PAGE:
Adobe Flex 3 – What is it and why is it my new side project to join the other side projects?

In a previous blog entry (see “Adobe – Could a major software studio do the right thing?“), I mentioned how Adobe seem to doing the right thing with tools such as Air and Flex. Since then I’ve talked to some folks who’ve been using Flex 3 in anger and they reported how cool it was.

Today I fired up a copy of Flex Builder 3 – an IDE’ified version of the free Flex 3 SDK – as I have a feeling Flex will be the next big thing with web development. Flex comes in two flavours – Builder and SDK. Builder is the commercial offering whilst the SDK is free. That move itself is a clever one on Adobe’s part – Microsoft tried a similar effort with their Express line, however the difference is you can actually deploy compiled projects with the Adobe SDK.

So what is Flex?

“Flex is a free, open source framework for building … web applications that deploy consistently on all major browsers, desktops, and operating systems. It provides a modern, standards-based language and programming model that supports common design patterns. MXML, a declarative XML-based language, is used to describe UI layout and behaviors, and ActionScript™ 3, a powerful object-oriented programming language, is used to create client logic.” (source:

Basically it allows you to create modular code that you can create great web based user interfaces and applications with. It generates SWF (Flash) files once the project is compiled, so any system that can run Flash can run Flex Apps. It can also be used as part of an Adobe Air application.

What is MXML?

As the name implies, it’s XML with Adobe specific tags. I suspect the “M” stands for Macromedia, the company that Adobe took over and encorporated products such as the excellent Dreamweaver.

First let’s look at a regular XML document

<?xml version=’1.0′ encoding=’utf-8′ ?>
<title>The Matrix</title>
<actor>Keanu Reeves</actor>
<actor>Laurence Fishburne</actor>
<actor>Carrie Ann Moss</actor>
<director>Wachowski Brothers</director>

And now a MXML document

<?xml version=”1.0″ encoding=”utf-8″?>
<mx:Application xmlns:mx=”; backgroundGradientColors=”[0xFFFFFF,0xAAAAAA]”
horizontalAlign=”left” verticalGap=”15″ horizontalGap=”15″>
<mx:HBox width=”100%”>
<mx:Label text=”This is a label”/>
<mx:Button label=”Search” click=”submitRequest()”/>

Looks reasonably similar – except MXML is recognised through the <mx:> tags. What the MXML does in the above example is place a horizontal container with a label, text box and input button inside it.


The great thing about Flex Builder is you can drag and drop UI components onto the “form” like you can in VB, or .NET (for example) – Builder will then do all the work of creating the MXML for you.

Once you have completed your project in the IDE, Flex builder will then compile all the MXML and convert it to a SWF file (a flash file that runs on the local browser). Neat eh?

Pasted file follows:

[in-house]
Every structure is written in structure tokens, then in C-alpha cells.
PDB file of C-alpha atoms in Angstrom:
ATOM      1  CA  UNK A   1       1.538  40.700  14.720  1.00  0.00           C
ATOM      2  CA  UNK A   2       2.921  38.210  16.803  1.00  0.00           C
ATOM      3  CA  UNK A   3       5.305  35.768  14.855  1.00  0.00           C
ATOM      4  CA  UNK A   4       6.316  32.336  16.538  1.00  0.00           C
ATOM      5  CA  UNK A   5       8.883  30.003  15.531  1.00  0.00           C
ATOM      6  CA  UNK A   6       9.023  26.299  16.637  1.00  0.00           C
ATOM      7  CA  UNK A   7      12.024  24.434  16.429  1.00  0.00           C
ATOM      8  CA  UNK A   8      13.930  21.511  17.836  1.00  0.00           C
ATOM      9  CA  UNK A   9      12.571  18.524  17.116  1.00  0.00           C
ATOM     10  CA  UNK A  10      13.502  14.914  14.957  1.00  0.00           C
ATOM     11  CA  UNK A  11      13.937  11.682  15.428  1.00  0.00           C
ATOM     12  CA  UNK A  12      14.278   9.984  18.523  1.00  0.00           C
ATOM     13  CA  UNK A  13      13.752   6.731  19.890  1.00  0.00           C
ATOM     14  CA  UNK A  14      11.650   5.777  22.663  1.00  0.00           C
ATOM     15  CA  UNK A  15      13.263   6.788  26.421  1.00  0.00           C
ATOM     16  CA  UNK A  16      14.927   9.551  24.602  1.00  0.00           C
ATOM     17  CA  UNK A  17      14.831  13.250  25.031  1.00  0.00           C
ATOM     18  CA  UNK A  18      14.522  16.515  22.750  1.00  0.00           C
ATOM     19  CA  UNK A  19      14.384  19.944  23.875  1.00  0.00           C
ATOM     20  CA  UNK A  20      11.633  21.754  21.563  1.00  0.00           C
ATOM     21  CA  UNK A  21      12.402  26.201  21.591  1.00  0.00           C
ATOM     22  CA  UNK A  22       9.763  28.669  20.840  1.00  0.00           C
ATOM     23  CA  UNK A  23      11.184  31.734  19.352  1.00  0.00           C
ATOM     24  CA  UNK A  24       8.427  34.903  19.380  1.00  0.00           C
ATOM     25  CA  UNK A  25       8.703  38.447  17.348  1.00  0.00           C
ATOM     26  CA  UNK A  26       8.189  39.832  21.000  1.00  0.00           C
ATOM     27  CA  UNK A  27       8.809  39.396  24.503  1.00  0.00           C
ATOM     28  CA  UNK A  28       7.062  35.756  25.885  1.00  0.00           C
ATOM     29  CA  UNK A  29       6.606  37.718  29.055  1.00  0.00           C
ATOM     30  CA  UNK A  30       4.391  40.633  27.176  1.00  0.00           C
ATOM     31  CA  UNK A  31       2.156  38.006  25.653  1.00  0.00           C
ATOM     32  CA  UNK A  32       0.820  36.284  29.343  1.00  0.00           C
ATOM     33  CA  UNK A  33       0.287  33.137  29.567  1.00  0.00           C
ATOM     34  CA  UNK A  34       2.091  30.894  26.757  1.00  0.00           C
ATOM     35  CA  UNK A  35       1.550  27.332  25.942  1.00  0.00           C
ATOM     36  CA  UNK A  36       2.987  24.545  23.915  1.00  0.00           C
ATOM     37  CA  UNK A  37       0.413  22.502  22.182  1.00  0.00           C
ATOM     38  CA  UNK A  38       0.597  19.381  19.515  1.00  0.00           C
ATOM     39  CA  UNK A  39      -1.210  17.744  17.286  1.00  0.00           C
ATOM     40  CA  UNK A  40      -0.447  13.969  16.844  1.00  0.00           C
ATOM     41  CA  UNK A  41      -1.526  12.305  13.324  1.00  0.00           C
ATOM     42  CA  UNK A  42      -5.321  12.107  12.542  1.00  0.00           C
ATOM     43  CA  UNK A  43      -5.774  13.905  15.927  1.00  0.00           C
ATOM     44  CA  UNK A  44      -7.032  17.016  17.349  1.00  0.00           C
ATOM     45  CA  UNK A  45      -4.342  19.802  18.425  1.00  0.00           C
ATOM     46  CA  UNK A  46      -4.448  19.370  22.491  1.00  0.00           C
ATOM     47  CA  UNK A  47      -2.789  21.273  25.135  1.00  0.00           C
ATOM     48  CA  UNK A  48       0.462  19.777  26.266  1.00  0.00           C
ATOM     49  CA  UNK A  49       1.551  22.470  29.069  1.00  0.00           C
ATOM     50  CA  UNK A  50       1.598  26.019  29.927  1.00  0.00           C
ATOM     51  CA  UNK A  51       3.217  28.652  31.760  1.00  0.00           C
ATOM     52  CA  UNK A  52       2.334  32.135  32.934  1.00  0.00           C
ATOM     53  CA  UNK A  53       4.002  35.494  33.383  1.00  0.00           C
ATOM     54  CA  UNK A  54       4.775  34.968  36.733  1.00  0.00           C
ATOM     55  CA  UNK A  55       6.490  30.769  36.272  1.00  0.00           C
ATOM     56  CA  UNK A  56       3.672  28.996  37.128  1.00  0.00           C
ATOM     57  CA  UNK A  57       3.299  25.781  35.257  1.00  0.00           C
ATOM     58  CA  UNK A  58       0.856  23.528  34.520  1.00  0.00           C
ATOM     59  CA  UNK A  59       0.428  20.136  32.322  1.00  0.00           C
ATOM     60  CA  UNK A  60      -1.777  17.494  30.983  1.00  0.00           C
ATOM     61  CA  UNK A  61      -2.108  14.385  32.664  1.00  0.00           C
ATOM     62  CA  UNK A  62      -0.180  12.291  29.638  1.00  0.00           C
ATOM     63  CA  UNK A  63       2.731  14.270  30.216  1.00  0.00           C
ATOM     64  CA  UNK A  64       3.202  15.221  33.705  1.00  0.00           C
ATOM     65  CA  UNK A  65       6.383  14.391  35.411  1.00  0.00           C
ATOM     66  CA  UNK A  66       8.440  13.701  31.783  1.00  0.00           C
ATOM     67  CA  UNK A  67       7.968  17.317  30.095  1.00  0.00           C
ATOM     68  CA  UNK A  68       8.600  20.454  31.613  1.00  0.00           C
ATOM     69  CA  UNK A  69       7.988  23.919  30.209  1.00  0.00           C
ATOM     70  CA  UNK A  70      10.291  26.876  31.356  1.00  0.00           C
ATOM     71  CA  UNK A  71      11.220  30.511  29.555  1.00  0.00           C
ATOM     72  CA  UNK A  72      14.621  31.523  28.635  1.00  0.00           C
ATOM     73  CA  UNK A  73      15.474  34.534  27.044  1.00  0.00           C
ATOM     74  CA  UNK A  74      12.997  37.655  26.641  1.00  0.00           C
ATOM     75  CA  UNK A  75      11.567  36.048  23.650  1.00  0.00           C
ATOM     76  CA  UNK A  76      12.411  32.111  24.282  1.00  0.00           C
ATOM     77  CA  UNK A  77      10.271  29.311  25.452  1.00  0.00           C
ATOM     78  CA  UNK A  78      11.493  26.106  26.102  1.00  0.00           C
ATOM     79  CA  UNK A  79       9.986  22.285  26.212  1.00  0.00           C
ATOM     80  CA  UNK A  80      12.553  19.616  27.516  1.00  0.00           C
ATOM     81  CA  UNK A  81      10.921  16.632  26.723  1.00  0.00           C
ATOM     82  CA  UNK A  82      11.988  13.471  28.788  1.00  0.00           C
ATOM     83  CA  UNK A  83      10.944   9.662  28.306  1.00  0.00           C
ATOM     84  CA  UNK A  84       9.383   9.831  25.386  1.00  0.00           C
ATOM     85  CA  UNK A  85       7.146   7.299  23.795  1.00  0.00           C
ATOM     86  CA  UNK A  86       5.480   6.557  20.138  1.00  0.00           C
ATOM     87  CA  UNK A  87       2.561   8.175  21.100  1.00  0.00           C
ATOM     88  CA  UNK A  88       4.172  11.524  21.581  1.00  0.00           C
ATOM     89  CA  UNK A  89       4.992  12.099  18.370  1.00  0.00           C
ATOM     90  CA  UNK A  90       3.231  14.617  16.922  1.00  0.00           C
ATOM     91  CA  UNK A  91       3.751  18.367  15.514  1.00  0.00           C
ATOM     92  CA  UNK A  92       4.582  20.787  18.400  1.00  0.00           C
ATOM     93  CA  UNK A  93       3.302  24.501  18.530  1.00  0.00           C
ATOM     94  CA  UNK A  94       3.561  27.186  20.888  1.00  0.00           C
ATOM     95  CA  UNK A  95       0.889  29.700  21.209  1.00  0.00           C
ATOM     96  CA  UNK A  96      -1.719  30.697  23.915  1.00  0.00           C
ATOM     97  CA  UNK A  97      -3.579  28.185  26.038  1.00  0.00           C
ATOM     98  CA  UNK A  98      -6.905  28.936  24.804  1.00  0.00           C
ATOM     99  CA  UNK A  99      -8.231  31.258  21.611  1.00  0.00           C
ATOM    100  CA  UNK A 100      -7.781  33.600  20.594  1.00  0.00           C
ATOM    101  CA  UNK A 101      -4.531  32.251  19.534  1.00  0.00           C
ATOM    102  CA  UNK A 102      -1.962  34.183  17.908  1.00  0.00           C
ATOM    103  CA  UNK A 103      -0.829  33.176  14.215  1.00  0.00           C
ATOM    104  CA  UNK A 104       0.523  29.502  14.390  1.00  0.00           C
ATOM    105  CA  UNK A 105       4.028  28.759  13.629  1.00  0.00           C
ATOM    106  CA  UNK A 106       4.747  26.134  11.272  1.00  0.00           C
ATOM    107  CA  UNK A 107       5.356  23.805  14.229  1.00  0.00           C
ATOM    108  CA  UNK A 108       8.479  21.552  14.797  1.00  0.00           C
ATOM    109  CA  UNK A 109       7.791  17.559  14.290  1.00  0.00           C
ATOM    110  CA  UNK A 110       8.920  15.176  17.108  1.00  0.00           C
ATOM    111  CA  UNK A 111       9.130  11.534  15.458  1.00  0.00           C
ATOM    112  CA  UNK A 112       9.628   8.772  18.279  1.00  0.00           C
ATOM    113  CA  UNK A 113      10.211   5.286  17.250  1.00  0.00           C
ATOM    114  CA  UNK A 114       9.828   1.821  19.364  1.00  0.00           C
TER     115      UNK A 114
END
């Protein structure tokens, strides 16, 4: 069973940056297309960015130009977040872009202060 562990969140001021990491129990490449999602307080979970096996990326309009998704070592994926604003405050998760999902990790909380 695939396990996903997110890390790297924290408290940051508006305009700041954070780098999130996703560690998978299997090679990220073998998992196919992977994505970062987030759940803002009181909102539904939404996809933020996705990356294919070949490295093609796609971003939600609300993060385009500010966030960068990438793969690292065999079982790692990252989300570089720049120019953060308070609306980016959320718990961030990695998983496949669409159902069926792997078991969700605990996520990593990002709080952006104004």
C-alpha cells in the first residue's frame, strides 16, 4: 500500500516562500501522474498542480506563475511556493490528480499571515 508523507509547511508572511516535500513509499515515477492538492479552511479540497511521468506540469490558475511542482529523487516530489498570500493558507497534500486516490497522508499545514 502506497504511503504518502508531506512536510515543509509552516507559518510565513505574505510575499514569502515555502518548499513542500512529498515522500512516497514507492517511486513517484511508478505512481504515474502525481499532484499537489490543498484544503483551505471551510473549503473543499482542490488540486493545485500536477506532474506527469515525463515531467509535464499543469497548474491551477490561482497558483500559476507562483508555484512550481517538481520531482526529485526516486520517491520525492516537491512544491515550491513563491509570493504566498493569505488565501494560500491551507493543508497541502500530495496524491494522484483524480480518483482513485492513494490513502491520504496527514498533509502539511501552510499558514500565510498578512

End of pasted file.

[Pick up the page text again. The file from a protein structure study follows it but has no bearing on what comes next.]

Why should I care about Flex?

This presentation gives best illustration why I think it’s important. There’s also an article on RIA Wars about the difference between Flex and Silverlight (Microsoft’s offering in the RIA arena). You can achieve many things with HTML, Javascript, Ajax but there are limitations to what is really achievable for a proper user interface. RIAs take that step forward and give the ability to have engaging UI’s all within the space of your browser.

Flex *can* be used in isolation, with no requirements on the webserver, however if you want to start doing things with data manipulation (e.g. returning data from a SQL Server) then you do need to use either .NET, PHP, Java or Ruby.

Show us yer apps!

Take a look at the showcase for how it’s really being used.

Last Thoughts for now

One consideration amongst all this is how that RIA gets indexed by search engines and the challenge of getting those apps/sites ranked so that the output/content of the RIA gets indexed….

Something also to check out – PaperVision3D – a 3D engine for Flash which looks pretty damn good

5 thoughts on “Adobe Flex 3 – What is it and why is it my new side project to join the other side projects?

  1. It’s an interesting point – that would certainly make life easier in some ways… that being said, there are some designers out there who do not appreciate the way that developers have to adapt their design to make it real word; equally some developers are prone to awful implementations of good designs… I think that consideration is more important

  2. Just want to say thanks, great stuff, and ask if you have any update on your opinion of Flex?

    After many years working close to the hardware in the embedded world I find myself not quite ready to retire at 58, looking for some fun/work, and so began investigating Flex. I also started playing around with Linux distro’s and ended up loading Ubuntu on an old clunker I had laying around. Next step is getting the Flex SDK going on Ubuntu and that’s how I ended up at your site.

    Thanks again!

  3. First, thanks for the comment and feedback – glad the post was useful!

    Secondly, yes I do believe Flex is increasingly being recognised within the industry; I have worked on a couple of projects where Flex was the end technology due to the way it integrates, it’s platform capability, how easy it is to implement complex functionality through good looking functionality – usually also reducing time to market. I would actually say if you’re going to learn a language then Flex is a good target – however you will also need to know about support techs such as HTML, Javascript, XML, XSL and webservices.

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